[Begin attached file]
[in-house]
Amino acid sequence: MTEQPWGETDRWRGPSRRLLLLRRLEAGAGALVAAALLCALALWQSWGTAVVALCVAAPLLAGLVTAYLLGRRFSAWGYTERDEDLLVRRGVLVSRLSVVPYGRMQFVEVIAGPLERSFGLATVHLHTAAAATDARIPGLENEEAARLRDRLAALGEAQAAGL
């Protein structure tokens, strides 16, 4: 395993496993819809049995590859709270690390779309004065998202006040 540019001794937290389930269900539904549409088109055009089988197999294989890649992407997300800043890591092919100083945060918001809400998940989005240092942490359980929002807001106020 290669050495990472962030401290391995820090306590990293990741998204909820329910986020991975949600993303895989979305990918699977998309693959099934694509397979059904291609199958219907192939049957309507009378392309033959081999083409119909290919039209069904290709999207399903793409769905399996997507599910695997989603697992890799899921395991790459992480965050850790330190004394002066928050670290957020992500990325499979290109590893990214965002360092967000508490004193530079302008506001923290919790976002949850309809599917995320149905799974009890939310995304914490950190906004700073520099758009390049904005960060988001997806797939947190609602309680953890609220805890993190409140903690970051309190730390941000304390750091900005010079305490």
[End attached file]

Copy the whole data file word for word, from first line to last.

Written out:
[in-house]
Amino acid sequence: MTEQPWGETDRWRGPSRRLLLLRRLEAGAGALVAAALLCALALWQSWGTAVVALCVAAPLLAGLVTAYLLGRRFSAWGYTERDEDLLVRRGVLVSRLSVVPYGRMQFVEVIAGPLERSFGLATVHLHTAAAATDARIPGLENEEAARLRDRLAALGEAQAAGL
């Protein structure tokens, strides 16, 4: 395993496993819809049995590859709270690390779309004065998202006040 540019001794937290389930269900539904549409088109055009089988197999294989890649992407997300800043890591092919100083945060918001809400998940989005240092942490359980929002807001106020 290669050495990472962030401290391995820090306590990293990741998204909820329910986020991975949600993303895989979305990918699977998309693959099934694509397979059904291609199958219907192939049957309507009378392309033959081999083409119909290919039209069904290709999207399903793409769905399996997507599910695997989603697992890799899921395991790459992480965050850790330190004394002066928050670290957020992500990325499979290109590893990214965002360092967000508490004193530079302008506001923290919790976002949850309809599917995320149905799974009890939310995304914490950190906004700073520099758009390049904005960060988001997806797939947190609602309680953890609220805890993190409140903690970051309190730390941000304390750091900005010079305490």